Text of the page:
Our Breath In The Whale
19 Portraits By Jaret Ferratusco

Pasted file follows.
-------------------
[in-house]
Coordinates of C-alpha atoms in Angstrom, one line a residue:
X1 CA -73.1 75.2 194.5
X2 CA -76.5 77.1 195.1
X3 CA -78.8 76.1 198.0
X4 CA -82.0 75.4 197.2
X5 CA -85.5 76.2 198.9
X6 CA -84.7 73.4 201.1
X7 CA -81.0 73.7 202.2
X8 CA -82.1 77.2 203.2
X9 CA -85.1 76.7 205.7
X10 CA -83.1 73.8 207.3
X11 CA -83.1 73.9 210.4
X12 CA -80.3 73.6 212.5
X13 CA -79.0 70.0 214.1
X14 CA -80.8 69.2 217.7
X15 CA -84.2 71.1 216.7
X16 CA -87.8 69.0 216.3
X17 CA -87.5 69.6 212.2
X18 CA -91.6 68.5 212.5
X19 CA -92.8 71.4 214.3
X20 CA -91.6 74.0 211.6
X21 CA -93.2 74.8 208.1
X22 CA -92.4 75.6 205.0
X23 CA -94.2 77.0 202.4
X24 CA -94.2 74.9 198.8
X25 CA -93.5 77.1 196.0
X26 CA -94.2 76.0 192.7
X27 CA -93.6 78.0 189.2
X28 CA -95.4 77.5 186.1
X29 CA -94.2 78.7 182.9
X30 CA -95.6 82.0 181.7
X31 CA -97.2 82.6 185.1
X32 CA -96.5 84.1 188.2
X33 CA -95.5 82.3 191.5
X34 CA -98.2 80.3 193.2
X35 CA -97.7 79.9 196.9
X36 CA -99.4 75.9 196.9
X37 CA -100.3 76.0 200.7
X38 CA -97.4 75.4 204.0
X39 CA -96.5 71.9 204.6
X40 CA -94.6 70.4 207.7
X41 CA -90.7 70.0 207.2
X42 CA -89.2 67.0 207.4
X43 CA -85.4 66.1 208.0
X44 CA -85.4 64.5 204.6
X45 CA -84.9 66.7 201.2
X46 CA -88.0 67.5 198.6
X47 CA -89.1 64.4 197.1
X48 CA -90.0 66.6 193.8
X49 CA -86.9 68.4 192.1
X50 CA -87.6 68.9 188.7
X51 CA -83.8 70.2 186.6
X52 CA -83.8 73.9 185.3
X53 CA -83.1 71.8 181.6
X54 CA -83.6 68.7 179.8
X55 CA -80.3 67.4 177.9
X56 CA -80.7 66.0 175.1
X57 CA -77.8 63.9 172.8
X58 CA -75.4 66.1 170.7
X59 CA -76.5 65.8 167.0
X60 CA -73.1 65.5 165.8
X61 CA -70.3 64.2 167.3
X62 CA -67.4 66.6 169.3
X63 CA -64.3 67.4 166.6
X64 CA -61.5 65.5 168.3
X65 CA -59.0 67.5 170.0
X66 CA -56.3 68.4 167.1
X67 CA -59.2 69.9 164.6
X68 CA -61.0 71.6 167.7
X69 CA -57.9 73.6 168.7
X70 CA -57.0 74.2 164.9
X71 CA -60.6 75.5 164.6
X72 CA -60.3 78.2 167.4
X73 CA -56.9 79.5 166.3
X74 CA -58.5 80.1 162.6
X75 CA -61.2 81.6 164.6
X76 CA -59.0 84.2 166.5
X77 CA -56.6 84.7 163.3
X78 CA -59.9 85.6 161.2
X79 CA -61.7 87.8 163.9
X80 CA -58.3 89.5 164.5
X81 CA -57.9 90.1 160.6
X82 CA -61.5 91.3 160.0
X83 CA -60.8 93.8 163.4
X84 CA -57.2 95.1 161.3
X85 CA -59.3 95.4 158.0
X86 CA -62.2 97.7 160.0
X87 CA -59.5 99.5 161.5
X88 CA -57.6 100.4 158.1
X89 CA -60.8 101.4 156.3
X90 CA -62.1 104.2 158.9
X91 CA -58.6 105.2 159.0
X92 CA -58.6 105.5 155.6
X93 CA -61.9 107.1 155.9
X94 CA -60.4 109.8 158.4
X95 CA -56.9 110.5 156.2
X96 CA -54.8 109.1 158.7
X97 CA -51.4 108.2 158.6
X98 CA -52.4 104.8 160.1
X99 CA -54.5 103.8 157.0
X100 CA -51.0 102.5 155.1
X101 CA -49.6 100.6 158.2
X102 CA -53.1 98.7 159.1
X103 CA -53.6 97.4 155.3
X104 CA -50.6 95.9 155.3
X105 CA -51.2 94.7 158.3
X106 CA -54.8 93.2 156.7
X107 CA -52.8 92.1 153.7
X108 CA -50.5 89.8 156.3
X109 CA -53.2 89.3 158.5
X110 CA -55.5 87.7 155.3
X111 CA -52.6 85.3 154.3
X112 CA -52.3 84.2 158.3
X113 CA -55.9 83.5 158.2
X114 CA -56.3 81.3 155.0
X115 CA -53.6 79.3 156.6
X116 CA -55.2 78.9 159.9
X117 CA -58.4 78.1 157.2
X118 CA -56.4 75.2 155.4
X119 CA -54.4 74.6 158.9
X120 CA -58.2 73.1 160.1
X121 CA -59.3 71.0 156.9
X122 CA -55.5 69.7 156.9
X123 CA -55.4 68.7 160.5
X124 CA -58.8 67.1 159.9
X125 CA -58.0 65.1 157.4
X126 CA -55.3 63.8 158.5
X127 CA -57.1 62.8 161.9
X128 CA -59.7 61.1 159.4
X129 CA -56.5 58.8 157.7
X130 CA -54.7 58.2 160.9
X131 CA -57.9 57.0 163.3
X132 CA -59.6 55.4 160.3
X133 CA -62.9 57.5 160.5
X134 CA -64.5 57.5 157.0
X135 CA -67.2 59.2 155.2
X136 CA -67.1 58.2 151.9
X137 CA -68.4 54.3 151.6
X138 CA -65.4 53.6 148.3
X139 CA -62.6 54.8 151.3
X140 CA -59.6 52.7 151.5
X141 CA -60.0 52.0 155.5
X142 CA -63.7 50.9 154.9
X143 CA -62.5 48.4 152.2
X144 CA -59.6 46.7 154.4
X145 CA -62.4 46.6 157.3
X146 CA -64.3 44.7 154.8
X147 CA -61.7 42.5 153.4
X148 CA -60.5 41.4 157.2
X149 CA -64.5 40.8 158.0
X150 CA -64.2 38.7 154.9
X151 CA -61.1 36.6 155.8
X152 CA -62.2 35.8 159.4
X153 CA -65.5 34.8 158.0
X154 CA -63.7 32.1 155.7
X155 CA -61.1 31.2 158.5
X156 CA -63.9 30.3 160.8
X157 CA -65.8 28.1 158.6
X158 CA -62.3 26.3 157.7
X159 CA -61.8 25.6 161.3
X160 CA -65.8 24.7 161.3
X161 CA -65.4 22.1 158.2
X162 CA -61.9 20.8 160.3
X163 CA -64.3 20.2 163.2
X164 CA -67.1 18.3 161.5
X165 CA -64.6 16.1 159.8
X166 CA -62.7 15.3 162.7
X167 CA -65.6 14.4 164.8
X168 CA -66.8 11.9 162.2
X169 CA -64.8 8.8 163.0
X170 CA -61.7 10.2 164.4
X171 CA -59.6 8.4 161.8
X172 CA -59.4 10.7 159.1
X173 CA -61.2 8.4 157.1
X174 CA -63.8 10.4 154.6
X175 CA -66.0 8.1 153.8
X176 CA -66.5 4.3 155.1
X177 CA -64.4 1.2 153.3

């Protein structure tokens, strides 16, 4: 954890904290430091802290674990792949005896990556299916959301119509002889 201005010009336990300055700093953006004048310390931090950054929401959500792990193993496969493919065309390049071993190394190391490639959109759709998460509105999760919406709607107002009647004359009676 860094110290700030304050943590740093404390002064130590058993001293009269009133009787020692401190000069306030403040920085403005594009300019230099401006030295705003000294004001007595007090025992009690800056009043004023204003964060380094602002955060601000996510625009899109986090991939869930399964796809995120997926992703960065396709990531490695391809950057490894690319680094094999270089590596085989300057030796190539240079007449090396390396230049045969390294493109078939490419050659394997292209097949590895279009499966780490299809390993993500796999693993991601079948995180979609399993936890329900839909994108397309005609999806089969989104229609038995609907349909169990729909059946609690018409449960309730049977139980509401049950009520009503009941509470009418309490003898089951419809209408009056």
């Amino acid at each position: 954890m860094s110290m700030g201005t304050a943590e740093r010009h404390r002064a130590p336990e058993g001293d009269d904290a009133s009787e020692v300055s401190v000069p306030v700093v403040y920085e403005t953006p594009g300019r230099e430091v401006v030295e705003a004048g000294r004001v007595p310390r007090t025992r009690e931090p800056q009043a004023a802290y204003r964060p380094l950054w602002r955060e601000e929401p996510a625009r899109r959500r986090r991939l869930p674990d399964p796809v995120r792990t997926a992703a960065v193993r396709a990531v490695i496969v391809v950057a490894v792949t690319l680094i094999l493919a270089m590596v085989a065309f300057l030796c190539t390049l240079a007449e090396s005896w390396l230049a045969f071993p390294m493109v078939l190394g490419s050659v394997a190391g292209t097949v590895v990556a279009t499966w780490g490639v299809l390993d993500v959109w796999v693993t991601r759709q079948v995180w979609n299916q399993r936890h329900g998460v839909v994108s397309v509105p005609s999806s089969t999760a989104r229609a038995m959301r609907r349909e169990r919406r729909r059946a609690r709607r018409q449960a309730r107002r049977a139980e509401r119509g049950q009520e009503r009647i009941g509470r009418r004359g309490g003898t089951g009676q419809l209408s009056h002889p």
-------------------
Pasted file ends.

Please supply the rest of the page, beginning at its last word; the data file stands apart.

The road less traveled brought us onto the beach and out past the safe area where you can still feel the sandy floor of the sea. So far out into the water that land was impossible to make out anymore. We would drown or be saved. From below in the limitless darkness of a world closer to the center of the earth, came a vast creature that swallowed us up for good. Over time, moments of introspection became less and less frequent, our few memories of what it was like above the water turned otherworldly, and our time spent inside the belly of the whale brought us to the gradual decision not to do what had been asked of us from above. We did not get down on our knees, asking to be saved, or for others to be saved. Instead, we held onto the idea that things could be different for ourselves. Wearing the same noncommittal blankness over our faces and the same salt-eroded skin around our skeletons, we became unified and self-same, trapped safely inside along with the ghosts of everyone else who may have done the same before us. Inevitably at our last moments, we might see our words made physical in clouds of frost within the convulsing velvet walls closing in on us. And after we say good-bye, it will be easier to get on with the rest of it. Passing out in the belly of a whale.